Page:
In your example: "Main LV switchgear - opening doors to do infrared scan live , IE= 4 cal/cm2 (low) likelihood (low distance> 30cm) overall risk low - Do I need PPE to open energized panel to see bare copper busbars?".....the answer is YES unless you've found a way to decrease the incident energy to less than 1.2 cal/cm2 @ 18" using some sort of control. This action, named "Opening hinged door(s) or cover(s) or removal of bolted covers (to expose bare, energized electrical conductors and circuit parts)......is listed as an activity that has "YES" in the likelihood of occurrence column.

In your example: "- Main LV switchgear - switching (normal operation) IE=80cal/cm2 (very high), Likelihood (low) overall risk high- what next ? Do I need PPE for switching OFF/ON or I can ignore it in this case ?".......the answer is YES unless you can say it's in normal working condition. The answer is surely YES if it's being used for the first time. When I question people about that they will often say "yes it's in normal working condition" until I ask them specifically if the equipment has been maintained correctly in accordance with NFPA 70B or the manufacturer's instructions. Most often it's not been properly maintained at that level, so for most cases PPE would be required when using the breaker. Does your likelihood determination include an assessment if it's under load or not, or if a reduced energy let through (RELT) device is installed?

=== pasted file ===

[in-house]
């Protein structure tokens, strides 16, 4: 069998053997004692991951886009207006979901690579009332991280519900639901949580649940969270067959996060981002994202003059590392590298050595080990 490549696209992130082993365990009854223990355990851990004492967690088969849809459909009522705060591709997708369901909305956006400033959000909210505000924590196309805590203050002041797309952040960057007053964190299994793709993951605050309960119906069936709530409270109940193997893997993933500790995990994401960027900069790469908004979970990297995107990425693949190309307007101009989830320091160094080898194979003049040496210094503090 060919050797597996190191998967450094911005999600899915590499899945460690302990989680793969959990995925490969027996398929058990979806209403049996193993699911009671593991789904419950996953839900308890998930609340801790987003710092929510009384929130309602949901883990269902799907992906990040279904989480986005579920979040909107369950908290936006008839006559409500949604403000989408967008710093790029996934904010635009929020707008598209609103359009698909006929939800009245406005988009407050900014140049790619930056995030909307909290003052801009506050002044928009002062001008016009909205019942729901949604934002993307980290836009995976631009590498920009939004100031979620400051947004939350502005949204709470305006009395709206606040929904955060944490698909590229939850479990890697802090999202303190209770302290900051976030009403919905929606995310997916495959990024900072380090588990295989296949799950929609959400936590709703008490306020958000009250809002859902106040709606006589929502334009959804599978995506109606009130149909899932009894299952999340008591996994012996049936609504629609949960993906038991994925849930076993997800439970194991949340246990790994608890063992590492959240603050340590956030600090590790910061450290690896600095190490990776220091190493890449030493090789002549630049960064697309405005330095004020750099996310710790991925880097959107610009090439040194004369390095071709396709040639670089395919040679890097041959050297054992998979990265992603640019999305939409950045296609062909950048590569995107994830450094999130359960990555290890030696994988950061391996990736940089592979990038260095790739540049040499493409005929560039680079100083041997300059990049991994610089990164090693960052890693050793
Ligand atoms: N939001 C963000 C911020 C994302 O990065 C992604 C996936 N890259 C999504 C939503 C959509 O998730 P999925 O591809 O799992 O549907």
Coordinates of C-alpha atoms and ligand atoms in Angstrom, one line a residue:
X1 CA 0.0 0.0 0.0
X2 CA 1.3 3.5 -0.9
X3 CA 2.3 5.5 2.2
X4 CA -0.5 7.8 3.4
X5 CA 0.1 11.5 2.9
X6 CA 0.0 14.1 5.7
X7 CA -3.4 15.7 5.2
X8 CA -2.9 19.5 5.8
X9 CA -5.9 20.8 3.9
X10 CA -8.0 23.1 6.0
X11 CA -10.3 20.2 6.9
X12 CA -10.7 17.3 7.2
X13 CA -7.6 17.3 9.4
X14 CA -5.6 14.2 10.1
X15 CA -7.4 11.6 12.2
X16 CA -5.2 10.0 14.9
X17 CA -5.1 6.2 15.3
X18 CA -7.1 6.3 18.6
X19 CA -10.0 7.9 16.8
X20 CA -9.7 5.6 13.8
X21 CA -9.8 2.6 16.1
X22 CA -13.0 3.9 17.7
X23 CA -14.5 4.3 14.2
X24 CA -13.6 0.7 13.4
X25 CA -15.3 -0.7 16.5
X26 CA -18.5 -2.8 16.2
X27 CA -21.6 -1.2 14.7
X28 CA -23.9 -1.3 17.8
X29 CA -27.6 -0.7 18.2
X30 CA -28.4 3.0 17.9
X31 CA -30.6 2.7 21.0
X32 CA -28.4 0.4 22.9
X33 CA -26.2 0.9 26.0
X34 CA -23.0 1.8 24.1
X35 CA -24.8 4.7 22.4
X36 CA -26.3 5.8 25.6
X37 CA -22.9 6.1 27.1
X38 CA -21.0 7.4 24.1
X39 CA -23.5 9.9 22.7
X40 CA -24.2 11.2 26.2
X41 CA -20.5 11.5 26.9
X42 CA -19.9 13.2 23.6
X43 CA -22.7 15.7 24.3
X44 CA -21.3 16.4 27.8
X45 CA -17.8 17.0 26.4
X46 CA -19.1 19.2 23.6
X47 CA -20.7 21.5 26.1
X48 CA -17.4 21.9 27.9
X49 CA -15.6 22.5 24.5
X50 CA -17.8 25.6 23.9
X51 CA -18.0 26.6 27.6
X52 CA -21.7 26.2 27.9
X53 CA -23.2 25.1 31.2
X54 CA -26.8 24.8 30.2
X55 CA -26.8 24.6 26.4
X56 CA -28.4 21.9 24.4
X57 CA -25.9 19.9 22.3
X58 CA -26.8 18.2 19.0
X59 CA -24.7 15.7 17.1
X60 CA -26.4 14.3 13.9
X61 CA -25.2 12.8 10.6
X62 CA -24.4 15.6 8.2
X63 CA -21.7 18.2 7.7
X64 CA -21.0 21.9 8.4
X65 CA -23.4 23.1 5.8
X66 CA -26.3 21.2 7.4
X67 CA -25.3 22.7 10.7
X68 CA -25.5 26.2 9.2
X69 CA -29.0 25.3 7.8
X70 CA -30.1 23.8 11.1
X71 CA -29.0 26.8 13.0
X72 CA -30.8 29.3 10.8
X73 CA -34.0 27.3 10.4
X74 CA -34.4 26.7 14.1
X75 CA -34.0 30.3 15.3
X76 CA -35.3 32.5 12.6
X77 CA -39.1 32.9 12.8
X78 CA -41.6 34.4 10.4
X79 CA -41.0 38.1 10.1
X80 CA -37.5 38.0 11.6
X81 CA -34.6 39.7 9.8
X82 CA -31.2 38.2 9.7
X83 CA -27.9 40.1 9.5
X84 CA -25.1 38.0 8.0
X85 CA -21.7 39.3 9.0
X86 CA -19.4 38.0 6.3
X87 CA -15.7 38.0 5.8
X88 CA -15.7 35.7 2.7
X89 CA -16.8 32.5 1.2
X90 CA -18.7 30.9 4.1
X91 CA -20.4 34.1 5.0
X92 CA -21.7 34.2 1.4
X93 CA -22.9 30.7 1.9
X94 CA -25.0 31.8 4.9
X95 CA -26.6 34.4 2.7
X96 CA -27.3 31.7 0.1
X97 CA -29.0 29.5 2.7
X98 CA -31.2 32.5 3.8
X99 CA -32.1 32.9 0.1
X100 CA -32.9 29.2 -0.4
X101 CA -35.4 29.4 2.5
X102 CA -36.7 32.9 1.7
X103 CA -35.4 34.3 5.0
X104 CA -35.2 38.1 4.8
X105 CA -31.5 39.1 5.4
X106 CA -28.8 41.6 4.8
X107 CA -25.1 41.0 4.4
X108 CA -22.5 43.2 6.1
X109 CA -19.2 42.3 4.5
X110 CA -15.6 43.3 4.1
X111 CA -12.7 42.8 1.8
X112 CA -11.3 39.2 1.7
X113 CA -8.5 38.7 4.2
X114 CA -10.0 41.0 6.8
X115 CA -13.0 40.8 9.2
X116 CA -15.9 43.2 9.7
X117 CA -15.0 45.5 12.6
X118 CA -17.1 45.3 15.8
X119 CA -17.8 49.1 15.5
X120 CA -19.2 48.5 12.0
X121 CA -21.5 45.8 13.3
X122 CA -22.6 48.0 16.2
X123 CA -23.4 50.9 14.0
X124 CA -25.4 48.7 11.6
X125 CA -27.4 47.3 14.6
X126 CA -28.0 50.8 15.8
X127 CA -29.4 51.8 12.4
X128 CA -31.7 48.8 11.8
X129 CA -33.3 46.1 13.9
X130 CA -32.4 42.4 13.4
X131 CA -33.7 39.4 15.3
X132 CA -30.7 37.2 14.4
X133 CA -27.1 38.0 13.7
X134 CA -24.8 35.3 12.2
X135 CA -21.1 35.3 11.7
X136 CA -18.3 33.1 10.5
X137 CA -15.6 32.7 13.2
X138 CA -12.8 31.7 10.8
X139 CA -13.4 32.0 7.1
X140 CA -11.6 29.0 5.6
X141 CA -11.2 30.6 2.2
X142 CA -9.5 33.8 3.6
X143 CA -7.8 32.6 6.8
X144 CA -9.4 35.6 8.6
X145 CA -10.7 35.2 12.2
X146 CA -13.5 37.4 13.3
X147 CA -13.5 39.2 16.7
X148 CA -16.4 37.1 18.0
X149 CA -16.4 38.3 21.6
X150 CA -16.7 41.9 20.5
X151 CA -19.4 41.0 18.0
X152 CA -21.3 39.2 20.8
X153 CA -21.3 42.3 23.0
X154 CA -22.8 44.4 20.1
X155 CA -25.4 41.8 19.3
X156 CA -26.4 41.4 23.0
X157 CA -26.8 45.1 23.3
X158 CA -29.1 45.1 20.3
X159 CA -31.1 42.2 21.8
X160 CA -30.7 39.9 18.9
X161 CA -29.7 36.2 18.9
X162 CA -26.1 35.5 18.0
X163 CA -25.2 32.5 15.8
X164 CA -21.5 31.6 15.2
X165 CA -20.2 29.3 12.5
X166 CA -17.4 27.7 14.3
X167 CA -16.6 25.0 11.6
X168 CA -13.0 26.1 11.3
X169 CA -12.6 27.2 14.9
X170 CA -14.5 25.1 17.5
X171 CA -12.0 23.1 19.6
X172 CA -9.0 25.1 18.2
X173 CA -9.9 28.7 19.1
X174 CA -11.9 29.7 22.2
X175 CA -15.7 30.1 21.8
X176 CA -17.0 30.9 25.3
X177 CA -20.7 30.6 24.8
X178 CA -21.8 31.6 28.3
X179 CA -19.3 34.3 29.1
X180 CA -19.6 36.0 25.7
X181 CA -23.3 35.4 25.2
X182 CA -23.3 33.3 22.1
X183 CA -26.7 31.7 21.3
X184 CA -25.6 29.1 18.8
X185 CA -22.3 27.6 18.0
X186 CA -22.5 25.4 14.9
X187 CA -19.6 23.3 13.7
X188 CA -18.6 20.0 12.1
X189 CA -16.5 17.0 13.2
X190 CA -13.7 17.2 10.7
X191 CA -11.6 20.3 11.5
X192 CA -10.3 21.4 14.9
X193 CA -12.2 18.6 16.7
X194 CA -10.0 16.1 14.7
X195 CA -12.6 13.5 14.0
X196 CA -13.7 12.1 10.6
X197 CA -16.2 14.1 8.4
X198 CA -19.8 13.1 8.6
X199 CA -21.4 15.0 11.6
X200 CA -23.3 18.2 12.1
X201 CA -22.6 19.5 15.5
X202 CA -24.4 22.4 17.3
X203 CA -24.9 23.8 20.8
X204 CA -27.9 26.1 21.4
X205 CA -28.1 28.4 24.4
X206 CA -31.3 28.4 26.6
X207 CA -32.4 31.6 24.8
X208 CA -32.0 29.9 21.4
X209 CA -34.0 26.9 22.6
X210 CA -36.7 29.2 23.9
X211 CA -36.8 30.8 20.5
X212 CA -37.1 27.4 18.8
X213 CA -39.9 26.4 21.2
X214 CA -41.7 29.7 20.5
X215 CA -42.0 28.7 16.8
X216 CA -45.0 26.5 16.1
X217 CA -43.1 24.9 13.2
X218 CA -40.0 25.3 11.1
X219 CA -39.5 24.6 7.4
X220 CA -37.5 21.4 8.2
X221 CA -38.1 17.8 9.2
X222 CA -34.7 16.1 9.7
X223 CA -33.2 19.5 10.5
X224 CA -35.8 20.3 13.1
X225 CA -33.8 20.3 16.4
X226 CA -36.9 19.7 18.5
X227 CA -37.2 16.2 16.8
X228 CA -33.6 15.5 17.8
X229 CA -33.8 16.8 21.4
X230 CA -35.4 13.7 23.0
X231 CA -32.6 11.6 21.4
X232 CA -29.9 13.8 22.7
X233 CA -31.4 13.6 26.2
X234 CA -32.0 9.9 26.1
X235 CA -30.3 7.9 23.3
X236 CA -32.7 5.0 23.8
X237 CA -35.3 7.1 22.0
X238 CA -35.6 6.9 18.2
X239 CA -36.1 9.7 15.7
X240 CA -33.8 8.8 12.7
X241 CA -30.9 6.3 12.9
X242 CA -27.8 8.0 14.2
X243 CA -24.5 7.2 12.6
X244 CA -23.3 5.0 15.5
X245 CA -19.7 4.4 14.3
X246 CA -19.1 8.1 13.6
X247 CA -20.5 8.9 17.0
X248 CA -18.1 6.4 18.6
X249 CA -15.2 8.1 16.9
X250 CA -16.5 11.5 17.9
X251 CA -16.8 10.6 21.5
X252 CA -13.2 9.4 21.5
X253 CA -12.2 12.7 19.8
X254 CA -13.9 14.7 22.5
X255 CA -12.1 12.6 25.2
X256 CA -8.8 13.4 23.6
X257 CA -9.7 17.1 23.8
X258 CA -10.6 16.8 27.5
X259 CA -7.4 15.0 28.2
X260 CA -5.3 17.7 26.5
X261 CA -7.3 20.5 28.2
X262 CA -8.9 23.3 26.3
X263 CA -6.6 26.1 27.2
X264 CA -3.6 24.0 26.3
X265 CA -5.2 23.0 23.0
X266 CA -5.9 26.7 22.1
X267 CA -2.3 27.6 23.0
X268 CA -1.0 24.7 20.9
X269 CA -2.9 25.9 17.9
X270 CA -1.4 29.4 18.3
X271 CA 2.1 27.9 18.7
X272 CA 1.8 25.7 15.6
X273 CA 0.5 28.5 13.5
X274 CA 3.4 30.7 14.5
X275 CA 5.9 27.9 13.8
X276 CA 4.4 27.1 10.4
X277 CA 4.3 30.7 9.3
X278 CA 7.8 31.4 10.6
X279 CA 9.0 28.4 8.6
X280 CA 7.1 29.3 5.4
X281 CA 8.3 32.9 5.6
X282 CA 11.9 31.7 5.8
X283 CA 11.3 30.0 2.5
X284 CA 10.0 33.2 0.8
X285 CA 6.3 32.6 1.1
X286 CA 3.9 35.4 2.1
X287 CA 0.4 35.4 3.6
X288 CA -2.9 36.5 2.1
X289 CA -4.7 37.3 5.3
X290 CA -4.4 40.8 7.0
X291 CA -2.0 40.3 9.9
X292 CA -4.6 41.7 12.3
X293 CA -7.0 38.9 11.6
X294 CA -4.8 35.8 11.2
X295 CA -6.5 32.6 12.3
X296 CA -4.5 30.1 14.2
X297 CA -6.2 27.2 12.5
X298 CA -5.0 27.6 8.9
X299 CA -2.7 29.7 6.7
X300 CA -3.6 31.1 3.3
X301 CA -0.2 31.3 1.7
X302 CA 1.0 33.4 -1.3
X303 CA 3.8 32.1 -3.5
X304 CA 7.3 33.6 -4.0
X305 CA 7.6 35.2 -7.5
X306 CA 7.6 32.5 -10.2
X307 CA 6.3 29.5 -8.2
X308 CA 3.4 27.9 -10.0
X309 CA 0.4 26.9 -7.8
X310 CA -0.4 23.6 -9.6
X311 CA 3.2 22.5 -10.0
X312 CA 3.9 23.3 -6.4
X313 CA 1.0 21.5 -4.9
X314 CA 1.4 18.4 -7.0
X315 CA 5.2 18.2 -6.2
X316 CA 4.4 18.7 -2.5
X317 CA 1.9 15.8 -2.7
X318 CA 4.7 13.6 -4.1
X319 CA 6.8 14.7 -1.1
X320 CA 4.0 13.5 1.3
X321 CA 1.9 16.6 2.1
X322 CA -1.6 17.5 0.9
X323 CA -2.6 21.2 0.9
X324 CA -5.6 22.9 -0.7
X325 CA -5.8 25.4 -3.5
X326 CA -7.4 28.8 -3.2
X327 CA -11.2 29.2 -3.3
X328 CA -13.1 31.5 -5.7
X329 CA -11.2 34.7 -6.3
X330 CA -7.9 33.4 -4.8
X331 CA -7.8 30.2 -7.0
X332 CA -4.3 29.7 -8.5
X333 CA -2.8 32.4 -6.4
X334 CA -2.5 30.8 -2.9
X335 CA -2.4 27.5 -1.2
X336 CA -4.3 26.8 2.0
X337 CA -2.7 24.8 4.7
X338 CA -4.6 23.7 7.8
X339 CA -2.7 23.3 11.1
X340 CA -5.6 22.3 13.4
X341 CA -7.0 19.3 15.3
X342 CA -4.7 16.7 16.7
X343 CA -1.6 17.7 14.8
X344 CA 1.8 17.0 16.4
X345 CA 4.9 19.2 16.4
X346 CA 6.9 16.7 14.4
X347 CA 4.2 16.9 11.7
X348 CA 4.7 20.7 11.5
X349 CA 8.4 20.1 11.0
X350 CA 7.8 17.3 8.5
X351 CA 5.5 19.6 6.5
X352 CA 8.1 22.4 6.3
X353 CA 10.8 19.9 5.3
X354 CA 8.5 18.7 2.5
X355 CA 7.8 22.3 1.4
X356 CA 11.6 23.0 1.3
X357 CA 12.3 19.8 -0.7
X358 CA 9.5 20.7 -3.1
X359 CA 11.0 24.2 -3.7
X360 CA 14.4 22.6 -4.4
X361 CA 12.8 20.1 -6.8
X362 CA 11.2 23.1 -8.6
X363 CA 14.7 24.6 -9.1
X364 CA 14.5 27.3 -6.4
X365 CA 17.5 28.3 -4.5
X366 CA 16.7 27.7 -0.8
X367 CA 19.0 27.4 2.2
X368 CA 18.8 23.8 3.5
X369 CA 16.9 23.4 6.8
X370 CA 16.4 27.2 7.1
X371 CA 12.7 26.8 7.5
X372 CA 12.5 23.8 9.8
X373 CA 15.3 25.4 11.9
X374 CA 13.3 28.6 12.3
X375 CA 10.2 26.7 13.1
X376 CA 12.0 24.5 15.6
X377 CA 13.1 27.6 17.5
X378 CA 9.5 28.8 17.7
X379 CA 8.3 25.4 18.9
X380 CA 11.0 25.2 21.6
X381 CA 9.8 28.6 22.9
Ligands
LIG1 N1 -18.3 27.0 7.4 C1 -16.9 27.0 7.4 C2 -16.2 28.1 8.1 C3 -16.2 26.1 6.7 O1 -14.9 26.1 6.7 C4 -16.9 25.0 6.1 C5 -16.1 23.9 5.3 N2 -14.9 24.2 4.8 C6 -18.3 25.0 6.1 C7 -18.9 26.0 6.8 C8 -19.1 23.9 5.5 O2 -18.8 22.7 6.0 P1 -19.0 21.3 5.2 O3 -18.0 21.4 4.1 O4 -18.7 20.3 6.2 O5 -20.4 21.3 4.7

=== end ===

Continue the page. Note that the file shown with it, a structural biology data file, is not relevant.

Is there a distance that your calculations of incident energy differ from the US norm? We are normally at 18" for 480VAC


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 Post subject: Re: Risk assessment after Arc Flash study
PostPosted: Mon Jan 31, 2022 1:59 pm 
Sparks Level

Joined: Thu Jul 07, 2011 6:03 am
Posts: 69
Location: Netherlands
In my opinion, the main difficulty in managing arc flash risk is that it covers the fields of both electrical engineering and occupational safety and health. The average electrical engineer has little knowledge of occupational safety risk management, the average occupational safety engineer is a generalist because they need to control all workplace risks. This is not an impossible combination, but it is an unlikely one to find in anyone entering the field. Coming from either side (and I guess this board has mostly electrical engineers) you will need to familiarize yourself with the other.